Minced meat, chopped cabbage or cabbage/sauerkraut mix, boiled egg and spring onions, salmon and rice are other widespread combinations and, in general, you can experiment with anything you like.
Sweet varieties can be made with apple, berries (bilberry, cherry, strawberry, raspberry), quark and raisins, poppy seed & walnuts, rhubarb filling, to name but a few.
Sałatka (seriously, look this up - it's awesome)
Bigos (of course - cooked for the 3rd day is best)
Gołąbki (no actual pigeons harmed in the making - just meat wrapped with cabbage - but delicious)
... or just stick some sliced kołbasa on the BBQ. (careful, it falls through the grill.)
Just saying' :-)
I suppose that people eat dumplings nearly the world over. My favourite would have to be Japanese-style gyōza. Mix up minced pork, cabbage (finely chopped, lightly salted, then squeezed to remove moisture), spring onions, shrimp, ginger, garlic (all finely chopped or minced) and sesame oil and for the filling with just plain flour and water for the wrapping. There are as many ways to cook these as pierogi, but I think the best is to fry them first in a very small amount of oil then put a small amount of water in the pan and cover it so that the steam cooks everything. Remove from the pan when all the water evaporates and serve with a mix of soy sauce and chilli oil.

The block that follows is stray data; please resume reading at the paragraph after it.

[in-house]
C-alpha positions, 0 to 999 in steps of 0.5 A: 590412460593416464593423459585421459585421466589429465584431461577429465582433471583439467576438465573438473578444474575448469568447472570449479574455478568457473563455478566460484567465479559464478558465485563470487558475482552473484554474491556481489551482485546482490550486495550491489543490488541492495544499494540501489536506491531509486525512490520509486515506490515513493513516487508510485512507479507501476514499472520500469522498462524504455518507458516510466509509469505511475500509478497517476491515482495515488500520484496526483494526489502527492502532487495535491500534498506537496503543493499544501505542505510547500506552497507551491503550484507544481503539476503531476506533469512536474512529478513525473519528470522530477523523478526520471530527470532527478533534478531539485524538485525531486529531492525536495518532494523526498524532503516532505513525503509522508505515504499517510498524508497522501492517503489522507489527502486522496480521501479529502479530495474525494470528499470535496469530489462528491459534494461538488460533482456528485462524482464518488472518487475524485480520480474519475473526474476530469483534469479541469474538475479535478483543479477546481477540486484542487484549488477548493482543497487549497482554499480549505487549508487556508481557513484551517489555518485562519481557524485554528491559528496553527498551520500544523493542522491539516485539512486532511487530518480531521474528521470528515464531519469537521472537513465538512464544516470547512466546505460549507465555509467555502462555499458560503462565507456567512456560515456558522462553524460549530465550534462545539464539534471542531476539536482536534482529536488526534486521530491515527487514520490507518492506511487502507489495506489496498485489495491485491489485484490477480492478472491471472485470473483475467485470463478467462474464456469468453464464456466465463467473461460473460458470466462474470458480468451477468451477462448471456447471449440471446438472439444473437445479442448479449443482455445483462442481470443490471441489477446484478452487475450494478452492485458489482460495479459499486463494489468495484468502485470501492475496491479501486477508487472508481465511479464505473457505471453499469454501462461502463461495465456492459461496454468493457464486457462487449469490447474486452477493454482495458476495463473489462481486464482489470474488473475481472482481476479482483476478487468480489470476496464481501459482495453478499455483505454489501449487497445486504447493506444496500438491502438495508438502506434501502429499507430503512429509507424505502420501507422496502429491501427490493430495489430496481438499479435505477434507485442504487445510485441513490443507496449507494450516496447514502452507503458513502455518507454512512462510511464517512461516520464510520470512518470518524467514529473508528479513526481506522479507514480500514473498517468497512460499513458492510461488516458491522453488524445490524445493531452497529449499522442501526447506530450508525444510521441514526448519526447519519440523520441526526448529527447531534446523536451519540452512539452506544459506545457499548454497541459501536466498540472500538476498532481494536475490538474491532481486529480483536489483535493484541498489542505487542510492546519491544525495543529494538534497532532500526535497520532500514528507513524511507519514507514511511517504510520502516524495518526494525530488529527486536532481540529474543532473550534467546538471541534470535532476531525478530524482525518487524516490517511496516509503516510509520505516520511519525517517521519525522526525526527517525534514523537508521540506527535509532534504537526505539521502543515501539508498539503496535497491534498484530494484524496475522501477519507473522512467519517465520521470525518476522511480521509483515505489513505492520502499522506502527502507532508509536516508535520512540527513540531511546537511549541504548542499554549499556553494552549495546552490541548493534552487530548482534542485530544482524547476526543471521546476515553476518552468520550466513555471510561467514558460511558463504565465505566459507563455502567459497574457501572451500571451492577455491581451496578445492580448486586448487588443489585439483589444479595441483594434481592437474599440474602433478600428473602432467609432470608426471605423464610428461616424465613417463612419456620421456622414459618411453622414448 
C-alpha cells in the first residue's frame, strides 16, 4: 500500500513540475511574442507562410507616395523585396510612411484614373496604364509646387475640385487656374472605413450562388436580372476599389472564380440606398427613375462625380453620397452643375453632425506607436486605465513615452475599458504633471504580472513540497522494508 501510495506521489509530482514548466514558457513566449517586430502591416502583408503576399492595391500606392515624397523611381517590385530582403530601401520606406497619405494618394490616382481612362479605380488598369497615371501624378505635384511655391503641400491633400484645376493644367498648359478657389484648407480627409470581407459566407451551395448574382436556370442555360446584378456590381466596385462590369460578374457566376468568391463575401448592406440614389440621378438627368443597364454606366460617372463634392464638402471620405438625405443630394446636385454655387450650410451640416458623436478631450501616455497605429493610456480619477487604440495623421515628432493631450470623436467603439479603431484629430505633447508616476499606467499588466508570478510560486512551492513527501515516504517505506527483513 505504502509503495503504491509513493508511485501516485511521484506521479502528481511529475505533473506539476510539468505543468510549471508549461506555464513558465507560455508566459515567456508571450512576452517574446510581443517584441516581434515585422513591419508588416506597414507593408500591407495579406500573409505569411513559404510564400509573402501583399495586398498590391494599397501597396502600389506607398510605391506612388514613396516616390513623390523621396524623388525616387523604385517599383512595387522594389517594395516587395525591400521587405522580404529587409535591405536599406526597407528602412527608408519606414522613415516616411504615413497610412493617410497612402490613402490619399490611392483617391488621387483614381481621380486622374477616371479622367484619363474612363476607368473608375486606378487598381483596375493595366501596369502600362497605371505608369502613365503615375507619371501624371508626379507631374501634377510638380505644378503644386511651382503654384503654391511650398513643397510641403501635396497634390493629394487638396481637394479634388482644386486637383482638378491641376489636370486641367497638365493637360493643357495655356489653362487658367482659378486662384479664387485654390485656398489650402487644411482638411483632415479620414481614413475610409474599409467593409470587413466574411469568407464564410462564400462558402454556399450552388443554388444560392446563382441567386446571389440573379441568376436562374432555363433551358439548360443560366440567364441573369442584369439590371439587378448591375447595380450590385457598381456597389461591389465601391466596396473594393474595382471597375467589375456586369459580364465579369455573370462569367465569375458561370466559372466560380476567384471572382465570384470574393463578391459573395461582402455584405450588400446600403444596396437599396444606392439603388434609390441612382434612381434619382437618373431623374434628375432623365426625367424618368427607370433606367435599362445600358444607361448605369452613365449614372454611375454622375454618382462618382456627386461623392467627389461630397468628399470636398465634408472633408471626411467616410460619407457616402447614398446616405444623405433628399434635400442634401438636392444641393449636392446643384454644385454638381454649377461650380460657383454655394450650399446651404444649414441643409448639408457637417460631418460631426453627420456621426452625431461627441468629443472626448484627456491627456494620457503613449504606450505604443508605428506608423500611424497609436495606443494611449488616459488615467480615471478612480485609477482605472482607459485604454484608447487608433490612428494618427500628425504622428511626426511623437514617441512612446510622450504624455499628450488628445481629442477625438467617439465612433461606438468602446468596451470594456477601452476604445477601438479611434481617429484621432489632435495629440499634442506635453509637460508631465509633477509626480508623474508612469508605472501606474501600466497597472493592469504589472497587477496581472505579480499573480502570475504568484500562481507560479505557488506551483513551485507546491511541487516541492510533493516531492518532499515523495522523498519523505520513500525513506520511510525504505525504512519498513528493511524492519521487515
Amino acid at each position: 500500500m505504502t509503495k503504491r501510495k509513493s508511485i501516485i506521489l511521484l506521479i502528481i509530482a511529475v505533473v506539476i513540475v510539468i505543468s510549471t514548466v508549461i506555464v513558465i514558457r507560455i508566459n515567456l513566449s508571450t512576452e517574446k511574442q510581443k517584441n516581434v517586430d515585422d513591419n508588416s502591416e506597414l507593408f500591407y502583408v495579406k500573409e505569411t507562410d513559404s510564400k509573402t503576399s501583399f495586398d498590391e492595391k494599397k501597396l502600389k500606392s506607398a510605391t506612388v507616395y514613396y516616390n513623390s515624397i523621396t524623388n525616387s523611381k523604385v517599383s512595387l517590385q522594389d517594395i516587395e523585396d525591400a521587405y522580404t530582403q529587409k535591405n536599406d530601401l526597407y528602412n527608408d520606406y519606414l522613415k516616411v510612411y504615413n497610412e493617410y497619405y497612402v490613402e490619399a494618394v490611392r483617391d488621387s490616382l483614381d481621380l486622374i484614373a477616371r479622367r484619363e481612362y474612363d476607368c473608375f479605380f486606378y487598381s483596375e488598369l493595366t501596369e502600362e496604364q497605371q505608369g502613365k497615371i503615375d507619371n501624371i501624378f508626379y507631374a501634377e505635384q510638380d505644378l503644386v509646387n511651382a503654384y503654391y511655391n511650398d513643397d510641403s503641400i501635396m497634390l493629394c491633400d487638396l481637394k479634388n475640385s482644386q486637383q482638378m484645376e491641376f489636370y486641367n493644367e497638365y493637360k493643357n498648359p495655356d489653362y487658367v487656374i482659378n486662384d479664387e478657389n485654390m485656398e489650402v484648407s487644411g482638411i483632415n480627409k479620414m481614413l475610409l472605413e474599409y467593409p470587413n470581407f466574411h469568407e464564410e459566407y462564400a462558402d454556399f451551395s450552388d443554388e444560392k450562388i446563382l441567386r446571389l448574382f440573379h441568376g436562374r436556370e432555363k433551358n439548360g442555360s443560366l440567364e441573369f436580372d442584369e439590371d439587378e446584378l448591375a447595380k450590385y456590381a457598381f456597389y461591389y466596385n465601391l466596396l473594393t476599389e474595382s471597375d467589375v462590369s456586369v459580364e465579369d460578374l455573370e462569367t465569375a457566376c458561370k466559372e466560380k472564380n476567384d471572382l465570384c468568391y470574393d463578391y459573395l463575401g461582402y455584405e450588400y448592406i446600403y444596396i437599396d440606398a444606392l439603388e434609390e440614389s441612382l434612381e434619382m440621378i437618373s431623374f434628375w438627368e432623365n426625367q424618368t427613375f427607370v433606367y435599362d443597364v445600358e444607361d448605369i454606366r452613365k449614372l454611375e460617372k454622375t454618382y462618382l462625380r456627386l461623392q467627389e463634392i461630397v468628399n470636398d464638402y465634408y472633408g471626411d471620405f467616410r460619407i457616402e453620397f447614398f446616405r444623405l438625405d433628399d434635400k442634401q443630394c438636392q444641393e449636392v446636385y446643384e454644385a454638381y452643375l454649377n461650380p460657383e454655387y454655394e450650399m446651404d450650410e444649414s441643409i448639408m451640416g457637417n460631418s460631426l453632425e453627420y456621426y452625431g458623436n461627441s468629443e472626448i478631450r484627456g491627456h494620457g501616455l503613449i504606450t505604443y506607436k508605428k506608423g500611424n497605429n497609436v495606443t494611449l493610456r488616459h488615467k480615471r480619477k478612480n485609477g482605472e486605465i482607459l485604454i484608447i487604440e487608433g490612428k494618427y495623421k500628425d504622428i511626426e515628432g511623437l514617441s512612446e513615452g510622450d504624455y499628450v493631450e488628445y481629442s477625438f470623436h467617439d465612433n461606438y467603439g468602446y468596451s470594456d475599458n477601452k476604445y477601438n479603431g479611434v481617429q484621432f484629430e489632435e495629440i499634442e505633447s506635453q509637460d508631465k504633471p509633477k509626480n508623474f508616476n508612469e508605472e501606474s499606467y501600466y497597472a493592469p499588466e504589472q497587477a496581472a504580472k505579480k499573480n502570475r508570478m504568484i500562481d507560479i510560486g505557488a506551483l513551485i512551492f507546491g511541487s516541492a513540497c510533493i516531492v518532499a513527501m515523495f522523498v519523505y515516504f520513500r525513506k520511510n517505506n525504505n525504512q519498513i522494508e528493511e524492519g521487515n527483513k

Besides tasting delicious, they look great too if the edges are pleated properly (very fiddly to get exactly right, unfortunately).
On reading the article, my first thought was that pierogi look like Chinese Jiaozi (See http://chinesefood.about.com/od/dimsumdumplings/r/jiaozi.htm) which are usually boiled, but can be fried. The come in an almost infinite variety of fillings a mix of mined port and prawns is popular but mushrooms, spinach, pine nuts make a vegetarian version. My wife sometimes uses carrots and fennel leaves to make them. The one filling I haven't seen is potato and cheese as cheese is non existent in Chinese cookery.
The Chinese do a variety of variations on this theme varying the thickness of the wrapper with xiaomai/huntun(wontons) having the thinnest wrapping; xiaomai are basically open topped wantons, and baozi (steamed bread) which is basically a bun with a meat or bean paste filling in the center. Other variations include the way the dumpling is shaped. I've seen some shaped like rabbits to appeal to children.
Still sticking with the bacon sarnie (Finnish Girlie's left hers in the 'fridge with a bite taken out), but I'm a man, not a mollusc. (She doesn't like those, either - Bearded Clam phobia, maybe?)
Anyway, I'll give these a shot! Finally, a use for the pasta machine I bought 12 years ago, and has yet to be taken out of its box.......YES!
an alternative pierogi variant - stuffed with fruit. Usually strawberries. Or blueberries. With some sort of cream and / or sugar topping.
Alternatively (2) the basic salty variant mentioned in the article, but fried in butter. With sour cream, no sugar this time ;)
actually they do offer two types of pierogi in the UK supermarkets (yeah, one of them with the "heat treatment". And, as it happens, the more expensive brand is not too bad. The other one... too bad ;)